As Augmented Reality (AR) and Virtual Reality (VR) become more mainstream, questions turn to the future. The professionals at the “Augmented and Virtual Reality” panel on Friday at 1PM in Westin Augusta E-G discussed what is coming in this emerging field. Roger Altizer, Mike Capps, Maribeth Gandy, and Blair MacIntyre talked hardware, software, and creators.
Though the discussion was dominated with VR discussion, there were a couple of points the panel made about AR. The first lamented that there currently are not enough AR makers. The bulk of content, at this point, is made of physical pieces that games and apps overlay images on or around. The hope is that this content will start growing soon and will lose the need for 3D objects. The issue of locomotion was also brought up, with mentions of people playing Pokémon Go who walked into traffic and other dangerous situations. Discussion on this subject lead to talk about the overall legislation and regulation of both AR and VR games. The general consensus was our legislators find this technology to be scary. It was mentioned that the word “reality” gives AR and VR a false sense of what can be done while immersed. For example, there are those who question the implications of someone killing the virtual manifestation of a person in a game, and if it blurs the lines of legality and morality.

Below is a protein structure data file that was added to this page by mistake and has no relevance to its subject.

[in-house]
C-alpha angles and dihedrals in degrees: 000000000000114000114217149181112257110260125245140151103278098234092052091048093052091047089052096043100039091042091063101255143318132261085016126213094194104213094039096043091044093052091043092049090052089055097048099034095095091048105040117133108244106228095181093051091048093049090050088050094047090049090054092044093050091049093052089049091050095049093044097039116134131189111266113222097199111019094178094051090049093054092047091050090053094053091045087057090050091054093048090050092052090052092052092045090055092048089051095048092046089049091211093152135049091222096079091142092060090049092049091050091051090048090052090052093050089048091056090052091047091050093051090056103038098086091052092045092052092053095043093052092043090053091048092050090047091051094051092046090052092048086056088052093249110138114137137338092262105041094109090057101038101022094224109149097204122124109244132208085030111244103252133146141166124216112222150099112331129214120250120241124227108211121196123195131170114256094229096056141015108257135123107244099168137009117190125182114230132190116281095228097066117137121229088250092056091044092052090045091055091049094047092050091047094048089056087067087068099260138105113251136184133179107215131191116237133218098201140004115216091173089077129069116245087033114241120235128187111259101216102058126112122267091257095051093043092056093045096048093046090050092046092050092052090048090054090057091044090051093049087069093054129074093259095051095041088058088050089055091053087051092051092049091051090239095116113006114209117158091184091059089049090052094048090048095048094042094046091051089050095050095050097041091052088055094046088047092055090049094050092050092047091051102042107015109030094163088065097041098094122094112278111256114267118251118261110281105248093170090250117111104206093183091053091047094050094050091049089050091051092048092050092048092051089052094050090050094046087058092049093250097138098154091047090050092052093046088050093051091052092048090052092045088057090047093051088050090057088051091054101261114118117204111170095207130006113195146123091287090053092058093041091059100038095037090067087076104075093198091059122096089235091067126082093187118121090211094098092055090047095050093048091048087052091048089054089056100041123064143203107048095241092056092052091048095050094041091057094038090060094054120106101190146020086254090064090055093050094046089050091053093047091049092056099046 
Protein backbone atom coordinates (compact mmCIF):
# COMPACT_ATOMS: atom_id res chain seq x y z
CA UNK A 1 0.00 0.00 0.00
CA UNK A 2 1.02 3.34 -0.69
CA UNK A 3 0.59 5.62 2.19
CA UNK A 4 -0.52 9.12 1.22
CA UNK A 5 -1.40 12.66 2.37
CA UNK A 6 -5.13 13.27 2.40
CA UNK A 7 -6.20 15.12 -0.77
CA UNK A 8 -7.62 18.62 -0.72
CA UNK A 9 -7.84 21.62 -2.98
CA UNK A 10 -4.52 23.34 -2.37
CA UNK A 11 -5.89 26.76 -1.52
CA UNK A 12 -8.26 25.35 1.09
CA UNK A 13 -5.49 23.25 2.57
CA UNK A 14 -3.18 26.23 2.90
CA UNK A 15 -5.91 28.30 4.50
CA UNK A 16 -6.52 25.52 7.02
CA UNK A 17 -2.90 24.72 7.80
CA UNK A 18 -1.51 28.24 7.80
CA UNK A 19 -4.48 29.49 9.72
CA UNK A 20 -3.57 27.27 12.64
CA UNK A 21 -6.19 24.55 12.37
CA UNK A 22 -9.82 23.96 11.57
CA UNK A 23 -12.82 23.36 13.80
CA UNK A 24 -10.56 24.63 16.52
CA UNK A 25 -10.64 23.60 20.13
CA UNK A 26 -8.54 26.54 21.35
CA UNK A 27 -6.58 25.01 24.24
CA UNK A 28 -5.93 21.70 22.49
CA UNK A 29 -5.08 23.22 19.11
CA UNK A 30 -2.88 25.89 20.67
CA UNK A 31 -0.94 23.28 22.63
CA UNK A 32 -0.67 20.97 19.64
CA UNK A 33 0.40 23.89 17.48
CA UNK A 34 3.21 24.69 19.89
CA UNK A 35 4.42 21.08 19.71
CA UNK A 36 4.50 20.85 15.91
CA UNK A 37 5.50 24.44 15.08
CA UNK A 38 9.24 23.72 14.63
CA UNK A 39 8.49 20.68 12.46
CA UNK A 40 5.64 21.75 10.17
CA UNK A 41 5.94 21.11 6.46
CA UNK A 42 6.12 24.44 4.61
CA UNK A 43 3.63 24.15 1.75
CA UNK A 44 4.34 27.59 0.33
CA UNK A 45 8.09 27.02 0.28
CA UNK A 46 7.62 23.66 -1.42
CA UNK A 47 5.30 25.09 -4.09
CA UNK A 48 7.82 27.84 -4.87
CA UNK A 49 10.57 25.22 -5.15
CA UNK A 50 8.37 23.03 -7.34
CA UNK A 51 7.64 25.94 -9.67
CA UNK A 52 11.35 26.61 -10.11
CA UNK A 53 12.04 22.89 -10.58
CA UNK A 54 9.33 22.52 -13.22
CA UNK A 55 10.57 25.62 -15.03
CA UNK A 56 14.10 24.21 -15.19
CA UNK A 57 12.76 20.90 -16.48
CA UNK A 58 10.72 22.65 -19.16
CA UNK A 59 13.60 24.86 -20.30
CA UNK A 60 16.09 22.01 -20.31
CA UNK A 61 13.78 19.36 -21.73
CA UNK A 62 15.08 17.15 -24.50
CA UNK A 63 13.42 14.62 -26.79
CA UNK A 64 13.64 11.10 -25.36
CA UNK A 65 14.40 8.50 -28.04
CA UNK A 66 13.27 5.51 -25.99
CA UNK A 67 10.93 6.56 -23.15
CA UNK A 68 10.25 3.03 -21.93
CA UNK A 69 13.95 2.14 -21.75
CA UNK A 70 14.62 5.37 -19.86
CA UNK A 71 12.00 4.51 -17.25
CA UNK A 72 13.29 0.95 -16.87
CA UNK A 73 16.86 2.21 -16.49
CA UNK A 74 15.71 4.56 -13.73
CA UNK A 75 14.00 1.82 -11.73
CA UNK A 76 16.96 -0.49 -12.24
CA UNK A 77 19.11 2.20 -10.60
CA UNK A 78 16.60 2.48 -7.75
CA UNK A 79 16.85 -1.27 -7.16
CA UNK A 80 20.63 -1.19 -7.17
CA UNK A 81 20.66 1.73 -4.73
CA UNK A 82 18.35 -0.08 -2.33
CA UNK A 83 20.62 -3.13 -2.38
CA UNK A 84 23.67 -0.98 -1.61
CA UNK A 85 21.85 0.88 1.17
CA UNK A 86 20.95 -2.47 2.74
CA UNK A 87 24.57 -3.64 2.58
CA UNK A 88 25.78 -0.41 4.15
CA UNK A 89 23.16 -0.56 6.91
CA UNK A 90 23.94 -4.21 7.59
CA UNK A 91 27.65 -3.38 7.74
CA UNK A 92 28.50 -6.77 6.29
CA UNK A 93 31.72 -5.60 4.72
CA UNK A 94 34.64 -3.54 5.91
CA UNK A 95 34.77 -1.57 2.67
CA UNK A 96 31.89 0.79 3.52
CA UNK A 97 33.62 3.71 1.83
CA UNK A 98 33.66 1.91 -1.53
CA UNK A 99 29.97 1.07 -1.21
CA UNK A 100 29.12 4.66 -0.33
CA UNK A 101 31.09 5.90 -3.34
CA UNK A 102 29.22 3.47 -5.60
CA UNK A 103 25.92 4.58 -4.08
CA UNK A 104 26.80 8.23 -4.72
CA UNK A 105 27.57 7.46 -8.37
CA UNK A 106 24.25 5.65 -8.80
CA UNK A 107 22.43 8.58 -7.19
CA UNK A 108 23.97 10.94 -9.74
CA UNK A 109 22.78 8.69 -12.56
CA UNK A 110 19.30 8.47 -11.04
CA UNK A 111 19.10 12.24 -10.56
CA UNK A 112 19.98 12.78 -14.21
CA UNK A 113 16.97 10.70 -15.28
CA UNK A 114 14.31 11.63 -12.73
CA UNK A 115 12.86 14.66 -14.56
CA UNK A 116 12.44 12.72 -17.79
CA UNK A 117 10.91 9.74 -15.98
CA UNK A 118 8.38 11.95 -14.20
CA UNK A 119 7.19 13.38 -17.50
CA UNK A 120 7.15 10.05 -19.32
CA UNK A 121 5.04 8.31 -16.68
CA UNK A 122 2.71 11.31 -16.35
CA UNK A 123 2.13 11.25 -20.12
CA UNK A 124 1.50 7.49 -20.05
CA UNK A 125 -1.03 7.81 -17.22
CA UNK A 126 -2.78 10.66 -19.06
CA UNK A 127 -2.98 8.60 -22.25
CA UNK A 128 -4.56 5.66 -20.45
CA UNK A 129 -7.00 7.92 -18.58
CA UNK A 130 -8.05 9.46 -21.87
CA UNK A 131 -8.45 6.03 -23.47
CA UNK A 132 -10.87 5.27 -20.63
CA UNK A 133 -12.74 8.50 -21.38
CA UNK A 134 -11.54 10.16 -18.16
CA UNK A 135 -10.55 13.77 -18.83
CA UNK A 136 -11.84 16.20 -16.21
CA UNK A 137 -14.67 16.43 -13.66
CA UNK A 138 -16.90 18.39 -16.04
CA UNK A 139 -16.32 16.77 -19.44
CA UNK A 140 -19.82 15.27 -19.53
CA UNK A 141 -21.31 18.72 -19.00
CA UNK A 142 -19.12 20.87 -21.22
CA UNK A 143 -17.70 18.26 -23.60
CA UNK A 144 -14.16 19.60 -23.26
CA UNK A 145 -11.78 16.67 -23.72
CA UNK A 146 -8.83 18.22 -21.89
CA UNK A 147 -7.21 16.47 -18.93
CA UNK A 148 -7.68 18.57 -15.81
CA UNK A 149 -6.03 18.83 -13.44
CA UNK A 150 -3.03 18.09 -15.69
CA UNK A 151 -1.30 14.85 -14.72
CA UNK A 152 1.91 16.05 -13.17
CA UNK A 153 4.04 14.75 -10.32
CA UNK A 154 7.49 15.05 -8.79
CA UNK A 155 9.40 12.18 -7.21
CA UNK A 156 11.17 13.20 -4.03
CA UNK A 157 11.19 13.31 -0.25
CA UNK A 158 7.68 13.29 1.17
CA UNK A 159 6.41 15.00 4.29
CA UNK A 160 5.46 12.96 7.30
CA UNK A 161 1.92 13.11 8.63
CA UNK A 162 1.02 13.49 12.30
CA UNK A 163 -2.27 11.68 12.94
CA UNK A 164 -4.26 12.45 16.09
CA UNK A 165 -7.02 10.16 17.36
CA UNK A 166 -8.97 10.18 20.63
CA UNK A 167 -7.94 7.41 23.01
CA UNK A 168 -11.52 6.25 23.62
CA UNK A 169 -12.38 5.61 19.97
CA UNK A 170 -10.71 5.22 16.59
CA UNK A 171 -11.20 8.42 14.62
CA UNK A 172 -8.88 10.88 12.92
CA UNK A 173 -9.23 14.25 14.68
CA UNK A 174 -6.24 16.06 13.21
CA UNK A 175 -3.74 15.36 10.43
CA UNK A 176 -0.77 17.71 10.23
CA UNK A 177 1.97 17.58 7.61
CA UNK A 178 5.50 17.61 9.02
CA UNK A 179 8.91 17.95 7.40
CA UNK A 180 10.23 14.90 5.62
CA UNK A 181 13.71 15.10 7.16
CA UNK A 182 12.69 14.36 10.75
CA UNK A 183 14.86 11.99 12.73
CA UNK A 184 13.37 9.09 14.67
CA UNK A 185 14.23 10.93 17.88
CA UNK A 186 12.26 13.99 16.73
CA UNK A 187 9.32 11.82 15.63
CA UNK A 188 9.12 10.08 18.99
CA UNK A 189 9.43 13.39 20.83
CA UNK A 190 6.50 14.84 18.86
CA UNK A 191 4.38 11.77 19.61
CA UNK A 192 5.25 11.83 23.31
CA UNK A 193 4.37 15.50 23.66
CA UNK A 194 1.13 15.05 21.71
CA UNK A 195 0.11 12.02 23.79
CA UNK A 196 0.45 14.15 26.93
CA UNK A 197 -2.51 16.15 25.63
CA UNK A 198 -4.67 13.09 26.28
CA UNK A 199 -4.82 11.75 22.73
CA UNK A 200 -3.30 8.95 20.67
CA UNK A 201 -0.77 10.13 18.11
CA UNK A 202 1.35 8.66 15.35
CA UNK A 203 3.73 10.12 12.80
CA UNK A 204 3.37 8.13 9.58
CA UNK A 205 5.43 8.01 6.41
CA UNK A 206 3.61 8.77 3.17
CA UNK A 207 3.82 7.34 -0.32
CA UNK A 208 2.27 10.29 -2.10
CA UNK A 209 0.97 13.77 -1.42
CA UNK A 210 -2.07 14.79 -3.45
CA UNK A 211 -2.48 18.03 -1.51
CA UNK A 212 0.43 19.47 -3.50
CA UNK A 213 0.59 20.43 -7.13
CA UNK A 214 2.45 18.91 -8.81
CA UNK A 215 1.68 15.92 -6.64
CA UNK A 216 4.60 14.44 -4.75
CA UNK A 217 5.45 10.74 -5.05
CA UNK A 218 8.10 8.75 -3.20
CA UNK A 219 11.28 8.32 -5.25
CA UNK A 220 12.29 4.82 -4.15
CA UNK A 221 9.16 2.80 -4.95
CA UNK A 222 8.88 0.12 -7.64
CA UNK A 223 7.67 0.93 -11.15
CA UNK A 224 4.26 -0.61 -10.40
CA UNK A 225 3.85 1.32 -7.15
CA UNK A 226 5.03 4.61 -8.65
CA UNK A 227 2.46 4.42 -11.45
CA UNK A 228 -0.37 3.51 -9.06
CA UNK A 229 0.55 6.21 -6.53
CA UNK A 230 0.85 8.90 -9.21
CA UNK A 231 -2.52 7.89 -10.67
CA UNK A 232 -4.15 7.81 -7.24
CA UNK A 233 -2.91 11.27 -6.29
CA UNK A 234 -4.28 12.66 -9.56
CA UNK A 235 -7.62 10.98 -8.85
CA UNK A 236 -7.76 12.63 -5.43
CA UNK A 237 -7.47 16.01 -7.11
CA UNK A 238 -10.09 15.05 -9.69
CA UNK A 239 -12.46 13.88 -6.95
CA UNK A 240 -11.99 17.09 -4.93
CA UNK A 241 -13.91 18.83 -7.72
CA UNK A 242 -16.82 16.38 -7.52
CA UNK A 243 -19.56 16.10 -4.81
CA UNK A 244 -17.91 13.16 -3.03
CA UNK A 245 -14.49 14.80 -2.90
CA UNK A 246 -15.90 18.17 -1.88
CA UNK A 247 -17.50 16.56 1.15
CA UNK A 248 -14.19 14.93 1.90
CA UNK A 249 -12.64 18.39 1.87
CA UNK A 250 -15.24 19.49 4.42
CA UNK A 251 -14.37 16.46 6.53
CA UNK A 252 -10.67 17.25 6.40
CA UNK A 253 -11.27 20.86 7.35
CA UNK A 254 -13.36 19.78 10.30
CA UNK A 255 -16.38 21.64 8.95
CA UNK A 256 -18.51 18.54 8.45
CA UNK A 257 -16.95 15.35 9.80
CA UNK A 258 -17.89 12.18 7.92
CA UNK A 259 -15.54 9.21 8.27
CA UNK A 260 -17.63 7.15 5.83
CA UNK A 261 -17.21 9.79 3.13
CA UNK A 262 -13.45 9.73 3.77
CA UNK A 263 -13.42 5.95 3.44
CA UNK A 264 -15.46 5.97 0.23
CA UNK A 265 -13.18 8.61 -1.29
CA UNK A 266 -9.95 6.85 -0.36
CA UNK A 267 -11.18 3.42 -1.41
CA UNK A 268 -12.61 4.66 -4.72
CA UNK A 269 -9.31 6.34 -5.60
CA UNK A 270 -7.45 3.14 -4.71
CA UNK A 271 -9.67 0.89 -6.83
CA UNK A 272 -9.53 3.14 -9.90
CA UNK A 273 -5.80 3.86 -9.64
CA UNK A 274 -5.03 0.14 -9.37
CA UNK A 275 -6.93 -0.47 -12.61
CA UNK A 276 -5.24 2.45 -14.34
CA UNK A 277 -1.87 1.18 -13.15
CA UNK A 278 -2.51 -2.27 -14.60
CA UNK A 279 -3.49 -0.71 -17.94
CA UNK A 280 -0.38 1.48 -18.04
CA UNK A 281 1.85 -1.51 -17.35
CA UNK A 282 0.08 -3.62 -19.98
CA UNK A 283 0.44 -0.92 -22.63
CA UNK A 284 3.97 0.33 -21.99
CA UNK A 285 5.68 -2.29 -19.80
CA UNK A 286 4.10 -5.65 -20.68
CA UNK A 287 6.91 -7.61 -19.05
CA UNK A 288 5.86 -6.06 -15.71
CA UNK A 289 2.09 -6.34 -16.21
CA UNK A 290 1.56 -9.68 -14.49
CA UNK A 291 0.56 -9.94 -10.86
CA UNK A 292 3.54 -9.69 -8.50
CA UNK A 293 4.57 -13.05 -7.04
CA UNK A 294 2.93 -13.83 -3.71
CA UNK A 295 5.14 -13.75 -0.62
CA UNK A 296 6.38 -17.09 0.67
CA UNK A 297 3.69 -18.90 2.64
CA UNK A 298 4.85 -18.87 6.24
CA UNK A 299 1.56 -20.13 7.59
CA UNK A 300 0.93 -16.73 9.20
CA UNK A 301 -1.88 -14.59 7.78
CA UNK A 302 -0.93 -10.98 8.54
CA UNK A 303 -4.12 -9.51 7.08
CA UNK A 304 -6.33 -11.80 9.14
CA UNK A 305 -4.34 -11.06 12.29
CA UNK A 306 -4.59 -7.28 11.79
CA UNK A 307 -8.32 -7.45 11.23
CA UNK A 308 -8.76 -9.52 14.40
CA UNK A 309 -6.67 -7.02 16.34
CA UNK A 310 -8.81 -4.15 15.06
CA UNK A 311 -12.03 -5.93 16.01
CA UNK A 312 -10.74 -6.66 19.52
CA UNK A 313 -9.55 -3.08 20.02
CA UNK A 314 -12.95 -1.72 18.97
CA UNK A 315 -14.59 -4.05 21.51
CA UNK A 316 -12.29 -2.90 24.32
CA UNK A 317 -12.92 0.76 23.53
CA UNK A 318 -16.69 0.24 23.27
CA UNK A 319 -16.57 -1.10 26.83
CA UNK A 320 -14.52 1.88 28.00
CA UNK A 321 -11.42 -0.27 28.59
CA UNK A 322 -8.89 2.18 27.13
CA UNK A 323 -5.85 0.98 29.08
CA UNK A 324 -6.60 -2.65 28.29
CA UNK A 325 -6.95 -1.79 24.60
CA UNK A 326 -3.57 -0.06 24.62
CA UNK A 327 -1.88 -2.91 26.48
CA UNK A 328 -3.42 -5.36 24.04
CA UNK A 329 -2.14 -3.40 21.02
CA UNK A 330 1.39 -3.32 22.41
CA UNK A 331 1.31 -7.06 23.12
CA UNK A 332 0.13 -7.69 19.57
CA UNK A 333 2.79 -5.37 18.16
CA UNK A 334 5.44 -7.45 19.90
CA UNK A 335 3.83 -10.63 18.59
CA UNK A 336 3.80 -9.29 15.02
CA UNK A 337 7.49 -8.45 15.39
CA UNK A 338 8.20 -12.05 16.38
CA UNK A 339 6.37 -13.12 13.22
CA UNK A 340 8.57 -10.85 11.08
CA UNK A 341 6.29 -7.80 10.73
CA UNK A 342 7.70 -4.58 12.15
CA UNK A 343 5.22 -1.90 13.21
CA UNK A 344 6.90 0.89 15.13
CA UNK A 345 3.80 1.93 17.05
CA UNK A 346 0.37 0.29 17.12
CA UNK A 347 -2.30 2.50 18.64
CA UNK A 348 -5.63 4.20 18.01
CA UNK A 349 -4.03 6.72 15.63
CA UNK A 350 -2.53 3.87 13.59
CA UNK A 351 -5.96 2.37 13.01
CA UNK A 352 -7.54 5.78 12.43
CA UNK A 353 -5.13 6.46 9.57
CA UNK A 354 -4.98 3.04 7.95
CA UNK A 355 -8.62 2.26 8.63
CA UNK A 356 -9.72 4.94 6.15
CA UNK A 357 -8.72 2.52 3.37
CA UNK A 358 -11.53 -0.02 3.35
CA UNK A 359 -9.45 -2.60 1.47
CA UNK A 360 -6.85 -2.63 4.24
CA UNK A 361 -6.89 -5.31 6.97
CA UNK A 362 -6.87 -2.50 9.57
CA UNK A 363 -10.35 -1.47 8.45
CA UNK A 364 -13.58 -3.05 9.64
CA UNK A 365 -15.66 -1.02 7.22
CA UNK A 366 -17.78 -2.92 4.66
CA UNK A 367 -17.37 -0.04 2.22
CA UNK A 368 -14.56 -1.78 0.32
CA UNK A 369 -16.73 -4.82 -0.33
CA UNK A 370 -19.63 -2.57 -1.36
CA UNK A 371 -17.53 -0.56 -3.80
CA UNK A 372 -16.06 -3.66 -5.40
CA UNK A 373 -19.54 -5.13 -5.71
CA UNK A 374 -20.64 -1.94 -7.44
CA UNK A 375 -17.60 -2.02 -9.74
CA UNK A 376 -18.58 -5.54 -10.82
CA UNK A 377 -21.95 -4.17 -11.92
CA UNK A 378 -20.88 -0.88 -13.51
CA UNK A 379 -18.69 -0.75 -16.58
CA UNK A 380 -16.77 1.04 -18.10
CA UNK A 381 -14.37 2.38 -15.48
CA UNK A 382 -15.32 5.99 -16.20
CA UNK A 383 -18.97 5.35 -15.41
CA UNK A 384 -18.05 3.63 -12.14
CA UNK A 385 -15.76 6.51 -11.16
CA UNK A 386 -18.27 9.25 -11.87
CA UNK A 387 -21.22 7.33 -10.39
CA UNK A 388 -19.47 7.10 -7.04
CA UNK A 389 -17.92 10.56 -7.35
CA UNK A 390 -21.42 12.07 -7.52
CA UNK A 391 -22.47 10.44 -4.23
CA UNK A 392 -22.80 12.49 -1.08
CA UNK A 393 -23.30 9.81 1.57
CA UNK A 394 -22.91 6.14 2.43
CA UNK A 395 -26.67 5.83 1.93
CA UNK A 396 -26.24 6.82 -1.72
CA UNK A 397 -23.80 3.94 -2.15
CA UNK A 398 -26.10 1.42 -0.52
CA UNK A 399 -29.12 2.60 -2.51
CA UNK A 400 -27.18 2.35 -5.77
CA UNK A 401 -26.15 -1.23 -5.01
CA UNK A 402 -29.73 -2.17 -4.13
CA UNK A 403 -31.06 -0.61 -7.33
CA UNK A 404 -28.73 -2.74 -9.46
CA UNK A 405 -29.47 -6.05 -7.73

One audience member asked if the “screen-door effect” (image pixilation) is being addressed, which the panel said it is, and they expect it will be fixed in the next few years. Many questions about spatial tracking were asked. The panel was in agreement that a self-contained mobile version of VR is in the works. One of the bigger issues of mobility is space. For example, not many people have a large area in their homes to dedicate to gaming that VR would need. Another audience member asked about omnidirectional treadmills, but the panel felt that the price and, again, the dedicated space is a drawback to it becoming any more common. One of the panel members mentioned that coders and game designers are working on the issue of spatial tracking by adjusting how characters move within games.
According to the panelists, other fascinating aspects that designers are working on include eye-tracking, speech recognition, spatial tracking, and a way to view the “real world” around you while you’re in the game. They lamented that there are creator communities that are being ignored like the military, education, and medical fields. They also mentioned that the most popular use of VR at the moment is watching video. Lack of awareness of what the tech is can be problematic when it is used outside of one’s home. A story was recounted about an airplane passenger who was using his VR headset to watch a show in-flight, which frightened the flight attendants.
The issue of accessibility was brought up. The panel pointed out that regular video games have issues with accessibility which are exacerbated by how VR works. As this technology becomes a tool for training employees, and for K-12 education, this problem will only become worse, they felt. An audience question about customization of VR content took the subject to a somewhat frightening level. Personalized advertising is expected, however the panel felt that the immersion that we have seen in dystopian movies, custom billboards or advertisements jumping out at users, are not expected. However, they mentioned, if it can be done, marketing will do it. In closing, the panel reminded the audience that both Facebook and Amazon are already incorporating AR and VR into their marketing and tools.